Hitting the Pause Button: The 'Frozen Conflict' Dilemma in Ukraine


Nov 7, 2014

A destroyed T-72 tank, which presumably came from Russia, is seen on a battlefield near separatist-controlled Starobesheve in eastern Ukraine October 2014

A destroyed T-72 tank, which presumably came from Russia, is seen on a battlefield near separatist-controlled Starobesheve in eastern Ukraine October 2014

Photo by Maria Tsvetkova/Reuters

By Denis Corboy, William Courtney, Kenneth Yalowitz

This commentary originally appeared on The National Interest on November 6, 2014.

For some time, Ukraine is likely to host frozen conflicts, in Crimea and the Donbas region. Elections last Sunday in the Russian-armed, rebel-controlled areas of eastern Ukraine reinforced this. Moscow said the vote reflected the "will of the people," but the European Union called the elections "illegal and illegitimate." Ukraine will face difficult realities and painful choices in managing its conflicts. Georgia's experience with frozen conflicts in Abkhazia and South Ossetia offers lessons for Ukraine.

“Frozen conflicts” describe places where fighting took place and has come to an end, yet no overall political solution, such as a peace treaty, has been reached.

There are key differences between the Georgian and Ukrainian conflicts. First, in the Georgian ones, both sides played a role in provoking fighting. After the Soviet collapse in 1991, Russian forces supported separatist Abkhazia and South Ossetia in part to stem Georgian armed efforts to subdue the two regions. In 2008, Georgians used force precipitately in South Ossetia after Russia's provocation. In contrast, Russia's seizures of Crimea and parts of the Donetsk and Luhansk regions were unprovoked by Ukrainian military action.

Second, in its 2008 invasion of Abkhazia and South Ossetia, Russia incurred Western criticism, but no lasting ill effects. In contrast, its seizure of territory in Ukraine, breaking explicit international commitments, has led to tough Western sanctions. They are exacerbating capital flight from Russia, an economic downturn and international isolation. These effects may not be alleviated anytime soon.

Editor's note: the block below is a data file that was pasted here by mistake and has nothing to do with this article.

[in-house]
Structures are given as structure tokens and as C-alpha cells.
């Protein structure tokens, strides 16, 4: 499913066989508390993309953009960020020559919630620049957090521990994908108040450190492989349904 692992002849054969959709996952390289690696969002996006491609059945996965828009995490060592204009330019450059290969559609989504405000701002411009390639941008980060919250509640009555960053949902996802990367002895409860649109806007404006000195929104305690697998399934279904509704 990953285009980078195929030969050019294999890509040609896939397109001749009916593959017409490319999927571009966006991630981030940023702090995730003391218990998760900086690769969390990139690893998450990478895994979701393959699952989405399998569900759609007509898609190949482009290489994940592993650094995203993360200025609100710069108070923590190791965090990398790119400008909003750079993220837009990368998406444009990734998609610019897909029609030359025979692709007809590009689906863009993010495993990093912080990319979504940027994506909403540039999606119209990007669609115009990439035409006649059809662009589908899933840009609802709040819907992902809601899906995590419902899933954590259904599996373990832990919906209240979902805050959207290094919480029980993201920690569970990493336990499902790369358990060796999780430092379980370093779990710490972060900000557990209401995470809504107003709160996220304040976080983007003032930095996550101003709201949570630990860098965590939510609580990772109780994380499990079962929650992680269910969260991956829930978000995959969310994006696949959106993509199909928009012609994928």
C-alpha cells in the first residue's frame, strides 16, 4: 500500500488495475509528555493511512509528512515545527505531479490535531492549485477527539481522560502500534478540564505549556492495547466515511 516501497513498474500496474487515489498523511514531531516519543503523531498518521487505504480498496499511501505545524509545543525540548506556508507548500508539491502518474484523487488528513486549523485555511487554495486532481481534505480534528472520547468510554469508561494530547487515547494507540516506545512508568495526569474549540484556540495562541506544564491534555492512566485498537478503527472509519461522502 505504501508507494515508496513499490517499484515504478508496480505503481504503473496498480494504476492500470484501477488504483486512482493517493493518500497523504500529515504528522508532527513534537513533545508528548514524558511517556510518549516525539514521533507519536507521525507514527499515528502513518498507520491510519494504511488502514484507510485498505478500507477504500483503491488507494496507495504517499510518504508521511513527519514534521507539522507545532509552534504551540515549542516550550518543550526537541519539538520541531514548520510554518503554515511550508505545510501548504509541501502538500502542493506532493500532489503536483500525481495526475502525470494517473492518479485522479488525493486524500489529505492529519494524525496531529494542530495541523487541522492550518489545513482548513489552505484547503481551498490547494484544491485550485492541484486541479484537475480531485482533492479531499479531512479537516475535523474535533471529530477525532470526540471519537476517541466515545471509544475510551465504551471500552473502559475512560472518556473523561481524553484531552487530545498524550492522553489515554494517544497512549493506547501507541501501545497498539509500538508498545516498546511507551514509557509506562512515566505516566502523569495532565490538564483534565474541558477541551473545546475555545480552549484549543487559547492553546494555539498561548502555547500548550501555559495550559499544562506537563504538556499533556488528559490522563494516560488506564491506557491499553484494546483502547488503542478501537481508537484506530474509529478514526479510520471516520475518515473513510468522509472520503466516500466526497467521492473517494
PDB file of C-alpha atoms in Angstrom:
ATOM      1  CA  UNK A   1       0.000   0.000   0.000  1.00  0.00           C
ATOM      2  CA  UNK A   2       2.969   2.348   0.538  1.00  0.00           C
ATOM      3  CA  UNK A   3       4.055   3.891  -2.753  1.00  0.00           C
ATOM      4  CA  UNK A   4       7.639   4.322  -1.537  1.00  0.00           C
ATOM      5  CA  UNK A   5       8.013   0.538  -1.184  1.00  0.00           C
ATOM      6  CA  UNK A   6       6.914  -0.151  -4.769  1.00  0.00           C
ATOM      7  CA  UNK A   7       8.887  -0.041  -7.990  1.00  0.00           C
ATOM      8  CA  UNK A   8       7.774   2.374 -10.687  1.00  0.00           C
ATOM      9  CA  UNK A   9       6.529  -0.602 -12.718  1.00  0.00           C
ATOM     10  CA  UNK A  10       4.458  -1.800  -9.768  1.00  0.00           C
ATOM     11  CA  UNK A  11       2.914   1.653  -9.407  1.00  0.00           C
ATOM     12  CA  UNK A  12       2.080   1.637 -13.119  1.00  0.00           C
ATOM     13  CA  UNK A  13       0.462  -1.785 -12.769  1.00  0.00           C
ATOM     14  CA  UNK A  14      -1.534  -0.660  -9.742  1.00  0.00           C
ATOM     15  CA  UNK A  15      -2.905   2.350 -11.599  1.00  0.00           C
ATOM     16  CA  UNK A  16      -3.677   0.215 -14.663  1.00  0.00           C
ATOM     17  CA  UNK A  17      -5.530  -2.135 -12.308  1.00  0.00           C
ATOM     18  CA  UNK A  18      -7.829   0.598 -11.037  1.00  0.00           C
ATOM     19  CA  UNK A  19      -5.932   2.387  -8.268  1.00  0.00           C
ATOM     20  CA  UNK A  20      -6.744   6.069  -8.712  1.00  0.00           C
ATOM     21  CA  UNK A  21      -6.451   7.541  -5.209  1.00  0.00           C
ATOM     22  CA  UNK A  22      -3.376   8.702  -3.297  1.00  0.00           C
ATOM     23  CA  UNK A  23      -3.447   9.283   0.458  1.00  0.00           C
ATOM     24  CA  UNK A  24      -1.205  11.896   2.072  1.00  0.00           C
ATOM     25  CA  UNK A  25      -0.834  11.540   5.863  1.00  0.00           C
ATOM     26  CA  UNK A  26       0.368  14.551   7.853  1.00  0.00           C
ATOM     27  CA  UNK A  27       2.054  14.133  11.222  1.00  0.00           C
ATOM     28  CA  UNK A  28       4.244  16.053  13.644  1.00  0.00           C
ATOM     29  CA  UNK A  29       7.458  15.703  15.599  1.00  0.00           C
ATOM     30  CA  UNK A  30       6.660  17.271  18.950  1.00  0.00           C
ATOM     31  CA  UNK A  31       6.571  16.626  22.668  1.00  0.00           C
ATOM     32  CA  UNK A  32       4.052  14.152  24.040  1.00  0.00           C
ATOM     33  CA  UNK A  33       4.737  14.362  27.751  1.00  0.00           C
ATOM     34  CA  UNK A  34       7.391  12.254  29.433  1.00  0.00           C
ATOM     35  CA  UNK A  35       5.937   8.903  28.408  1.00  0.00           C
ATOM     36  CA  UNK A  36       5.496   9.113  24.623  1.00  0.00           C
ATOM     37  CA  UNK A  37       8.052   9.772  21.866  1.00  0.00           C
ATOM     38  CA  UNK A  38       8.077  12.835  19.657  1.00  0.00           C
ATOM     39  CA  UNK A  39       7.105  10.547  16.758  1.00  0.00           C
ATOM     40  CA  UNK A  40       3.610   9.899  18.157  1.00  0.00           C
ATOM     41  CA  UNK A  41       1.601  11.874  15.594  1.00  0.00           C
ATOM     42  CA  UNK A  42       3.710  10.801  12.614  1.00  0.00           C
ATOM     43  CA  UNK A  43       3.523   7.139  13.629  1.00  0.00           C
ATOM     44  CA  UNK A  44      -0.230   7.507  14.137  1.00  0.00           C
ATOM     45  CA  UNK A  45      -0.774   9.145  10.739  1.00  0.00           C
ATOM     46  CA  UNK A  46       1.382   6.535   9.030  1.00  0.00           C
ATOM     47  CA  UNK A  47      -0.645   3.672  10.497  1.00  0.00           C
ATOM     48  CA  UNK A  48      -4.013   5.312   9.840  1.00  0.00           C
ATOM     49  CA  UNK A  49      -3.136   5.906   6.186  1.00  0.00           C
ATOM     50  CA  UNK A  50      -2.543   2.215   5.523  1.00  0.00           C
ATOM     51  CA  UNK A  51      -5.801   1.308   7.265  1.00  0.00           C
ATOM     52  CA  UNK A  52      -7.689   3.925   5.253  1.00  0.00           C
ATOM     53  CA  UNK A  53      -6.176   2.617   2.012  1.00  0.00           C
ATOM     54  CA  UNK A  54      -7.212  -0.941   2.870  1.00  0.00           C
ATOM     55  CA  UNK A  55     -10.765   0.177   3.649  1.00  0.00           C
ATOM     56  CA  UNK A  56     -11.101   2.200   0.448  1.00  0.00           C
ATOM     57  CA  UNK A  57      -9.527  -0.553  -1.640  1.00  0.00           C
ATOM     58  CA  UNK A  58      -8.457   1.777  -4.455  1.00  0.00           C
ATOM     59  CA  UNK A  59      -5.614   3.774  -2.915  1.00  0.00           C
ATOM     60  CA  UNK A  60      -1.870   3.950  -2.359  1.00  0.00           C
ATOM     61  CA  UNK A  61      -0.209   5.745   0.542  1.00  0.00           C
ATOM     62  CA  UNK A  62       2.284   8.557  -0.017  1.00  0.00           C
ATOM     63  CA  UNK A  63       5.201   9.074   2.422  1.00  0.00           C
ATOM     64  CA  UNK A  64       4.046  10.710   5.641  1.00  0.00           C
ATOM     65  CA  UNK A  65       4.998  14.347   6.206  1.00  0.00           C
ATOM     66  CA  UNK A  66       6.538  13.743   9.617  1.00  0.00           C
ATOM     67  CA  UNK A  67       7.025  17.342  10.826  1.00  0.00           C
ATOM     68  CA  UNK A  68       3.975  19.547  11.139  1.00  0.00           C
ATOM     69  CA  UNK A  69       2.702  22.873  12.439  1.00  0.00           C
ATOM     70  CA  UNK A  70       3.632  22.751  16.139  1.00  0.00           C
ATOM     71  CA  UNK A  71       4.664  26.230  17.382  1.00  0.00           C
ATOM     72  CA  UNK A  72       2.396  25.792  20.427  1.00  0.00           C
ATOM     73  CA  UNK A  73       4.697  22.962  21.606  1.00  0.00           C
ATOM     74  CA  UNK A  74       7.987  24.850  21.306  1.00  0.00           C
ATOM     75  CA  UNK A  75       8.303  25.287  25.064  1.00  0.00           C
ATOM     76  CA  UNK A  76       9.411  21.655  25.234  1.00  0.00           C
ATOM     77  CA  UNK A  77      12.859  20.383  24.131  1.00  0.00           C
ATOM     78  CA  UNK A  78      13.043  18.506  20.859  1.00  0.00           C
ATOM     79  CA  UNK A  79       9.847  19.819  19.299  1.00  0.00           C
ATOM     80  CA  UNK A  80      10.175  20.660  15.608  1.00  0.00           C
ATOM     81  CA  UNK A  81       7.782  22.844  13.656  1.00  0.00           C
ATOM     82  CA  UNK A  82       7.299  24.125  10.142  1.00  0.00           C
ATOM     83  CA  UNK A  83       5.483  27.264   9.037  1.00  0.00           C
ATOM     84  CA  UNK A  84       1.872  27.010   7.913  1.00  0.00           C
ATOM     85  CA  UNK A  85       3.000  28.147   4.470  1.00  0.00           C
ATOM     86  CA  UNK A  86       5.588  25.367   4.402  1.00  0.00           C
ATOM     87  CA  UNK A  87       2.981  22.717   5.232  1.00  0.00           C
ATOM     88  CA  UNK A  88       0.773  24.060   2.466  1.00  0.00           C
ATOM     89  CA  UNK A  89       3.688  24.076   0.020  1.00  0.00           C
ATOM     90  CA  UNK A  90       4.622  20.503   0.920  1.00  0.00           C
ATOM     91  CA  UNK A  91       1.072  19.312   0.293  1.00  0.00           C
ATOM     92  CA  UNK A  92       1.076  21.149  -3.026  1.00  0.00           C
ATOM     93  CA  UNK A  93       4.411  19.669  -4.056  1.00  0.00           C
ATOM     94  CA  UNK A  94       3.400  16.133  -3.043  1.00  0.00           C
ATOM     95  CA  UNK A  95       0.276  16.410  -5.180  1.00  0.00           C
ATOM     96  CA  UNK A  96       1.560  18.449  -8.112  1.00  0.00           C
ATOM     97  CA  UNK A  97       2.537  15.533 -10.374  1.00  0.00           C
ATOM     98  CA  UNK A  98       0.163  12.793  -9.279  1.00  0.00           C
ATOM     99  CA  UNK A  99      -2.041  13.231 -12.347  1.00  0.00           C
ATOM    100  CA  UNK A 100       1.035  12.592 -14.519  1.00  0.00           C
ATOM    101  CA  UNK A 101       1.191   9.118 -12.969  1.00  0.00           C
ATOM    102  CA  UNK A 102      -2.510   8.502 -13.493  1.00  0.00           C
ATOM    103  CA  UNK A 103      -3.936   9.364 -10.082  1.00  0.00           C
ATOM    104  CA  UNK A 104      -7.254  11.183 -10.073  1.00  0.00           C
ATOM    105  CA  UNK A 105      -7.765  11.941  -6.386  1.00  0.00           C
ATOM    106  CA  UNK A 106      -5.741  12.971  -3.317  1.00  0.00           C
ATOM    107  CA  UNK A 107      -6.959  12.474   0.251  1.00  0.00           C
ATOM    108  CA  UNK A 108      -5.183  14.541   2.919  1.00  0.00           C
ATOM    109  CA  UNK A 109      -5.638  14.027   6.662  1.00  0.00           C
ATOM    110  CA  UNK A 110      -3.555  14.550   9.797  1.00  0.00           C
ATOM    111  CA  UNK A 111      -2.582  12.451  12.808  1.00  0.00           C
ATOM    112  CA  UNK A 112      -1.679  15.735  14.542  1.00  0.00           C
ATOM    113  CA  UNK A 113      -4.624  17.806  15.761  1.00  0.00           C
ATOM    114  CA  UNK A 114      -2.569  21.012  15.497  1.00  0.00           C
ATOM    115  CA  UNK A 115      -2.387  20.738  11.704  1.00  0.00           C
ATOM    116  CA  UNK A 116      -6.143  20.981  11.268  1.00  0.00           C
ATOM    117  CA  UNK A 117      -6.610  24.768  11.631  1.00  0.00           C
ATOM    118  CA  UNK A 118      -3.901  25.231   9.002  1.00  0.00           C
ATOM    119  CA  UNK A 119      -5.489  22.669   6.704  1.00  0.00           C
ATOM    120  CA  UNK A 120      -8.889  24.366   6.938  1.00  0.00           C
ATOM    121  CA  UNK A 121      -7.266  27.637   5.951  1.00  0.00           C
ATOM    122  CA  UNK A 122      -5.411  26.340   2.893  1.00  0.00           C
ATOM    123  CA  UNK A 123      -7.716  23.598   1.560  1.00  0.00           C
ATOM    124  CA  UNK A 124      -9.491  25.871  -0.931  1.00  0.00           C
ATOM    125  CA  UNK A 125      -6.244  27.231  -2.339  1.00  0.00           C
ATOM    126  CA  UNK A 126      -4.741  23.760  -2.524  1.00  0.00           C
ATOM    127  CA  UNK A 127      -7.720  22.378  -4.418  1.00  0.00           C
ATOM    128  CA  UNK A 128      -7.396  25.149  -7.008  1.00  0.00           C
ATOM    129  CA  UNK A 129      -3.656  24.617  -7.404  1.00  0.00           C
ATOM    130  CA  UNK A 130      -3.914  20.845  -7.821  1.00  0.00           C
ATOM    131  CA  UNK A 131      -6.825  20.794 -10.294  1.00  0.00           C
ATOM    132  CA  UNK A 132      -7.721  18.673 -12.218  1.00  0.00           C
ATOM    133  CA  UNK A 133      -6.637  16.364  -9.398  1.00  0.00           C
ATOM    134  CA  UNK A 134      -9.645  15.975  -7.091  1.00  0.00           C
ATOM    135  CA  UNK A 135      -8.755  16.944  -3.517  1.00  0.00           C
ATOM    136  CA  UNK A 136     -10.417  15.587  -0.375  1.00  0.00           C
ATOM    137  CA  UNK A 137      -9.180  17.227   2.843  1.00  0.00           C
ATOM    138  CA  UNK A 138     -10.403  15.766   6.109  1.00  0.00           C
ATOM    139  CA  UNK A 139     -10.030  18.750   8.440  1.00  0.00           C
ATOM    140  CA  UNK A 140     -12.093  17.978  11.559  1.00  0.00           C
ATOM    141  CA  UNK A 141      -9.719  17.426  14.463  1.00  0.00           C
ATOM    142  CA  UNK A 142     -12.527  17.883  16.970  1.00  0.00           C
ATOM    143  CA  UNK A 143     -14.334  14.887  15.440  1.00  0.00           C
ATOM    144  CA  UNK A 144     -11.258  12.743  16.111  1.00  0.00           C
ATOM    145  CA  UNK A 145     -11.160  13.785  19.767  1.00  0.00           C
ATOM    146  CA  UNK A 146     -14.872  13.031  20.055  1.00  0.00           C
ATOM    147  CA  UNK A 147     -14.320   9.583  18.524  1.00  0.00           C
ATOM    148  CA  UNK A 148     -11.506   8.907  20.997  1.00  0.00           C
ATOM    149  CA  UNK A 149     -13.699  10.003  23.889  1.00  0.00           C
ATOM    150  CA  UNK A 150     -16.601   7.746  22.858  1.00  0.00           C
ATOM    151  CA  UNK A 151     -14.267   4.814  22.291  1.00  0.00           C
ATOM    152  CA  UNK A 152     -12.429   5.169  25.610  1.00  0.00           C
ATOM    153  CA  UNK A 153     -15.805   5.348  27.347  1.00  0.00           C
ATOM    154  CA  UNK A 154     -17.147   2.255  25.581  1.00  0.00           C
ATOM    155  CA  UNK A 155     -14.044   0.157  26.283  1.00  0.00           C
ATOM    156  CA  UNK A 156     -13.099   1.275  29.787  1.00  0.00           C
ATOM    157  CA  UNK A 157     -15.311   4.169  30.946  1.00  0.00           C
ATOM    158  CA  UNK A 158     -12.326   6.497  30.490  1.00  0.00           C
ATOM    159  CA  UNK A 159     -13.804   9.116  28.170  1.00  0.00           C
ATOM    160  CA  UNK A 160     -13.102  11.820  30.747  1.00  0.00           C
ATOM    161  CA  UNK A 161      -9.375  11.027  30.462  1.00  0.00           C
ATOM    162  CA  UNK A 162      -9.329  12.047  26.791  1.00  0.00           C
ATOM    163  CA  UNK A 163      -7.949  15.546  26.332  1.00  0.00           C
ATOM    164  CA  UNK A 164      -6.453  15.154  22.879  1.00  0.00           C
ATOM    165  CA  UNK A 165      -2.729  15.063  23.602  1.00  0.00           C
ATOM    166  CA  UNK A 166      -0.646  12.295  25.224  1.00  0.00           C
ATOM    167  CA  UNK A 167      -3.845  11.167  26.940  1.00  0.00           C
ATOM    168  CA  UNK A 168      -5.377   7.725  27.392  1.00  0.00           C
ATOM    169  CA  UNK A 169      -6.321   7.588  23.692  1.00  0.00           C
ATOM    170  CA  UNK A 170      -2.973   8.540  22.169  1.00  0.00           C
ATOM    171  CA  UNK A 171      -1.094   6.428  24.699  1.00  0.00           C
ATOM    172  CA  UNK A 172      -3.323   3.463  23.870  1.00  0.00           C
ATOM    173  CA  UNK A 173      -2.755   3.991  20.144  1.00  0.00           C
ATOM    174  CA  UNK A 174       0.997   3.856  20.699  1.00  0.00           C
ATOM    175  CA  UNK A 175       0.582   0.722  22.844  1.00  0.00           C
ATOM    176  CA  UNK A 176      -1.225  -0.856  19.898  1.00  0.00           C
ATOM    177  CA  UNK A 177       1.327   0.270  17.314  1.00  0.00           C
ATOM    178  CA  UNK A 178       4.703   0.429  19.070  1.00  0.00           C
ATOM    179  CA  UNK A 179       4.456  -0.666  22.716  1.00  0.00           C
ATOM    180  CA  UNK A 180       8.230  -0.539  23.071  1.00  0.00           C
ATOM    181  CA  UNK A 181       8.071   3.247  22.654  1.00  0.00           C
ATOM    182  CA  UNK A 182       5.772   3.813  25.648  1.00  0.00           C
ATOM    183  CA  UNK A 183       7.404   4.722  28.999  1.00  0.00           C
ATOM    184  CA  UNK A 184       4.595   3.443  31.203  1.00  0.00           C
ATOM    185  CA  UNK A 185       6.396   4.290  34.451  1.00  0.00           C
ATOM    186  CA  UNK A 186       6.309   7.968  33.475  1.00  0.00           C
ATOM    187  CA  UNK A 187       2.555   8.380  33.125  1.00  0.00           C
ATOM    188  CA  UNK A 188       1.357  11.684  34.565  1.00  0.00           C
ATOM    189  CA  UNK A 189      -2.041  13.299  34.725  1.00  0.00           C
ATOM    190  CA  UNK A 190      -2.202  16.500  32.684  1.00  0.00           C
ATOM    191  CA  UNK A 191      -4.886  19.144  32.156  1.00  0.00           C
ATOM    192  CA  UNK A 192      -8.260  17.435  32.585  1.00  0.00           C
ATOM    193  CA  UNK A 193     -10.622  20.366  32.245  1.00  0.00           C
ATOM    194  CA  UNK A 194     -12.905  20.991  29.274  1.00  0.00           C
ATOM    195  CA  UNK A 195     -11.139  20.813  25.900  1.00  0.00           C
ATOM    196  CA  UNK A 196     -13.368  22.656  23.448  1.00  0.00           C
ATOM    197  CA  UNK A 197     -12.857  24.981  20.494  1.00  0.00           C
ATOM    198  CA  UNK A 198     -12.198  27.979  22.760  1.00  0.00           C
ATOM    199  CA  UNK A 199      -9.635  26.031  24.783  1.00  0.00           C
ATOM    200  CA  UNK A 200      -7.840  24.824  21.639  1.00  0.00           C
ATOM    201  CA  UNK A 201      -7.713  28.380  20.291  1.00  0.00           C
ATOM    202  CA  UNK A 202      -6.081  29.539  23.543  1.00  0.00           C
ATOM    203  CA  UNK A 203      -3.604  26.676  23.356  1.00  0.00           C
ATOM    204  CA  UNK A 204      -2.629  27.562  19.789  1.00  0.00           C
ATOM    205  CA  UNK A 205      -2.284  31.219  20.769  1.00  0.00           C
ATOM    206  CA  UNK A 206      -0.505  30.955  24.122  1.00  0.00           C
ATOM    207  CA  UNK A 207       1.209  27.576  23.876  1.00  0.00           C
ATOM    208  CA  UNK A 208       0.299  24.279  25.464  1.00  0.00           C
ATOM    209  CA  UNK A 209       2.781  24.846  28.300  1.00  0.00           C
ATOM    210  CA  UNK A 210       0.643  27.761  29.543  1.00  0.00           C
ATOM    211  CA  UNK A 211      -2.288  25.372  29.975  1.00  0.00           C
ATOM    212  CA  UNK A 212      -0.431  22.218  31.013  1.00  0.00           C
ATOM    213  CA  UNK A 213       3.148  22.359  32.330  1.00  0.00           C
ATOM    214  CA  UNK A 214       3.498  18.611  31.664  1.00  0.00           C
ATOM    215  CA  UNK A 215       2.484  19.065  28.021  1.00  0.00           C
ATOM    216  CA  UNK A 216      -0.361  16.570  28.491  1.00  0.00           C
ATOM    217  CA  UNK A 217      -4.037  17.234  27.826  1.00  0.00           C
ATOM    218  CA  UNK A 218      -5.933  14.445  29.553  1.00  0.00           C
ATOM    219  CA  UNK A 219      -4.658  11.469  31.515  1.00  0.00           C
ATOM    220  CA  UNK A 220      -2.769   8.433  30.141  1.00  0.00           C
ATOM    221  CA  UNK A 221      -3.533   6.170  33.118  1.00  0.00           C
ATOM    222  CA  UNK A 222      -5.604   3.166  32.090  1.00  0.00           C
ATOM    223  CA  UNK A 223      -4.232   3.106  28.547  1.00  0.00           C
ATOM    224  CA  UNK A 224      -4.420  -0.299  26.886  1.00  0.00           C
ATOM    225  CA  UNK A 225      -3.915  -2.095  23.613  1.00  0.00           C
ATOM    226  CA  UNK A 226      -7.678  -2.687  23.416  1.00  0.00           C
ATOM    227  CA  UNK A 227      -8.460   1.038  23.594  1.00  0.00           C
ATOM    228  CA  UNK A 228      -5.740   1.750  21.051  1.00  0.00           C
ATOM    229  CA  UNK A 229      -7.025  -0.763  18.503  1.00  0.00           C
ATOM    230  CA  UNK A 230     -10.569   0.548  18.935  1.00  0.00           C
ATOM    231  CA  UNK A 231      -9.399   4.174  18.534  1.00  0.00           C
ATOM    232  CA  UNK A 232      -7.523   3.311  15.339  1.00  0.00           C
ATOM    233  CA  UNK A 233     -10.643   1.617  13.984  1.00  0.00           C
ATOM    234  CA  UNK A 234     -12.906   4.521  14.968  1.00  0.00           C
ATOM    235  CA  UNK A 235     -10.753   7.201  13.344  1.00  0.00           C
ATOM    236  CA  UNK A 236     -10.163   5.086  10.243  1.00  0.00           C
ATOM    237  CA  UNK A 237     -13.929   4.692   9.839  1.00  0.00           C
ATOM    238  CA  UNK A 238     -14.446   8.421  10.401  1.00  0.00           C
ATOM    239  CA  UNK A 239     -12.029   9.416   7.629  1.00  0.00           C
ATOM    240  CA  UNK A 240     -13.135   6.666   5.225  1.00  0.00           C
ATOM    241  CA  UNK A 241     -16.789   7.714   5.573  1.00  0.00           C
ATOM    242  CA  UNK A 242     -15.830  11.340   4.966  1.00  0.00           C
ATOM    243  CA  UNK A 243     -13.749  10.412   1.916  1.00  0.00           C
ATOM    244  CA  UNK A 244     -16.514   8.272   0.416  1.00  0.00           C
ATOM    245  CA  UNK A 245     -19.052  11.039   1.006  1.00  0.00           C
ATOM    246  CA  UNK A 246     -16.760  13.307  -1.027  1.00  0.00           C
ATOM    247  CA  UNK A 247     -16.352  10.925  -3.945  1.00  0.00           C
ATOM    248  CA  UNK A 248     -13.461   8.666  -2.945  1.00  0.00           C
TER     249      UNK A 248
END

Third, Russia justified its 2008 intervention in specific terms: preventing Georgia from committing alleged genocide in the separatist regions and avenging the deaths of Russian peacekeepers. Moscow depicts its actions in Ukraine, however, as serving a broader goal, to protect ethnic Russians and Russian speakers abroad wherever they may be endangered. Buttressing this strategy, Russia is waging a nationalistic propaganda campaign alleging that the United States and the West seek to overthrow governments through rightist-led color revolutions.

The remainder of this commentary is available on nationalinterest.org.

Denis Corboy, visiting senior research fellow at King's College London, was European Union ambassador to Armenia and Georgia. William Courtney, adjunct senior fellow at the RAND Corporation, was U.S. ambassador to Georgia and Kazakhstan. Kenneth Yalowitz, a Wilson Center Global Fellow, was U.S. ambassador to Belarus and Georgia.

More About This Commentary

Commentary gives RAND researchers a platform to convey insights based on their professional expertise and often on their peer-reviewed research and analysis.